I still had two years to make good on the promise I had made to myself, when in 2006 my wife Marti and I returned to Big Bend accompanied by my sister Maryl.

Marti elected to stay in the Basin and waved from the cabin balcony as Maryl and I made for our goal on the far side of the mountain. This time, we took the Laguna Meadows Trail and backpacked all the way around the western edge of the Chisos before making camp. I had finally achieved the South Rim.

We arrived in the evening, set up camp deep in the brush, then hiked back to the mountain's edge for what we hoped would be a great sunset. Sitting in the grass near the trail, backs against a gnarled stump, we watched the sun drop low over the desert, saw the path of the Rio Grande fade into shadow and the mountains of Mexico turn purple as the light deserted them.

As the sun left our faces and everything below went dark, we retreated to our campground. But we had stayed too long, and darkness came long before we found our tent. We picked our way along a faint trail by flashlight, talking to make sure we didn't startle any black bears or mountain lions sharing the top of our mountain.

In our camp 7,000 feet above the desert floor, we waited impatiently for a backpack stove to heat water for our Meals Ready to Eat, put on layers as the temperature dropped and marveled at how close The Milky Way seemed.

It was a glorious evening.

The next morning was cold and blustery, too cold to sleep. Up before dawn, we walked to the edge of the mountain, where we found a sheltered spot and waited for daybreak over the Dead Horse Mountains.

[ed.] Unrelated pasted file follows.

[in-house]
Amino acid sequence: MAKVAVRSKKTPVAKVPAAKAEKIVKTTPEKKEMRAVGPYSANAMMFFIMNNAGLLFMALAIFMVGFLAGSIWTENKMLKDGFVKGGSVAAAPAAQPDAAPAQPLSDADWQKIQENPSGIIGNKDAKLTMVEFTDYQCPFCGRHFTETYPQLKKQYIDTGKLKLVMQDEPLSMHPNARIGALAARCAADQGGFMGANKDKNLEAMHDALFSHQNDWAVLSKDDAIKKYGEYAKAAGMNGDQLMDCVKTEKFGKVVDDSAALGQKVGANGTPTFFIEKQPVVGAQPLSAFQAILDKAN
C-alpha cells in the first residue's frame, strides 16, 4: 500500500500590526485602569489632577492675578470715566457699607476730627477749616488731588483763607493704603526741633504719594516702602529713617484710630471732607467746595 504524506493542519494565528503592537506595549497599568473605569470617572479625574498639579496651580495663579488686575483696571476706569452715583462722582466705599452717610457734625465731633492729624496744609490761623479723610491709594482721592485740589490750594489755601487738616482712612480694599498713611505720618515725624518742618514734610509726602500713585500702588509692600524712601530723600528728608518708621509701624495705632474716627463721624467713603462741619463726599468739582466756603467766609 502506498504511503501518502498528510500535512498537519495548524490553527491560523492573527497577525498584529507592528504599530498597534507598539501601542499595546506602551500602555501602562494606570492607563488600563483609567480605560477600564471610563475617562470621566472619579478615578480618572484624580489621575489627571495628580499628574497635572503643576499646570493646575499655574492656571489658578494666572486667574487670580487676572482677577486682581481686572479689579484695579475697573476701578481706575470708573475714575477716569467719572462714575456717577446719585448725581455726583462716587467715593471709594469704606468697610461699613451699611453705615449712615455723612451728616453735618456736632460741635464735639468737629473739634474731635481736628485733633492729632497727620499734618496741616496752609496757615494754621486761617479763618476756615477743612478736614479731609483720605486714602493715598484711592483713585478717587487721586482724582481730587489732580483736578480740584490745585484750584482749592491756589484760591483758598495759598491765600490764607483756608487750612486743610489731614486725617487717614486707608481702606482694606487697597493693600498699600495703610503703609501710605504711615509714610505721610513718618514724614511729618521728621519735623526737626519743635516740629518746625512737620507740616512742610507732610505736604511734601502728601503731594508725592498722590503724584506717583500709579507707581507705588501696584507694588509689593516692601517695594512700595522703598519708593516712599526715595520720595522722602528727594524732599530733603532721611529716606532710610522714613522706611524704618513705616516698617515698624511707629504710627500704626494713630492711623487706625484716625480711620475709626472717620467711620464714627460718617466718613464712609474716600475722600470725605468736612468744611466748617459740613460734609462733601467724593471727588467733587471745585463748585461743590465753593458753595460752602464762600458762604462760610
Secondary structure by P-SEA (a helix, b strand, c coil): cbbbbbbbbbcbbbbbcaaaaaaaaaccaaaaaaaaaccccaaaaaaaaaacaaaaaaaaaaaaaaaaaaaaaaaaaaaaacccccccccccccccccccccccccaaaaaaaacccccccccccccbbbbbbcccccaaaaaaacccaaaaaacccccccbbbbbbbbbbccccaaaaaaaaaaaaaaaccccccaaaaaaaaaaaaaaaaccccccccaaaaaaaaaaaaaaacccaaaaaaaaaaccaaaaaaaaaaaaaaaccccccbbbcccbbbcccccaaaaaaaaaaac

As the sun warmed our faces, we thawed out and began to talk. It had been a long time since the two of us - brother and sister - had shared so much time together. I was happy, and we enjoyed the moment. In no hurry to leave, we sat as long as we dared, warmed by the sun, listening to the wind whip the trees overhead. It was a perfect outing... at least until we returned to camp and found our tent in a tree.

Both my attempts at "South Rim by 60" were rare adventures. The first allowed me to get to know by brother-in-law. Together, we scaled a mountain, explored the planets and ventured into some of the farthest reaches of the park. We had a great time.

The second, shared with my sister, was an adventure neither of us will forget. On that trip, Marti also succeeded in checking something off her bucket list. The next day, while hiking the Pine Canyon Trail, we shared the trail with a black bear.

Life is an adventure; live it.


Dave Berry is the retired editor of the Tyler Morning Telegraph. This Focal Point column was published on April 20, 2016.

Photos: At top, Elephant Tusk, one of the more distinctive peaks inside Big Bend Naional Park, dominates the range below the South Rim of the Chisos Mountains. In the distance, the thin line of the Rio Grande separates Texas from the mountains of Mexico. The bottom photo, shot through "The Window" from the rim of the Chisos Basin, shows cloud shadows on the mountains of the Chihuahuan Desert.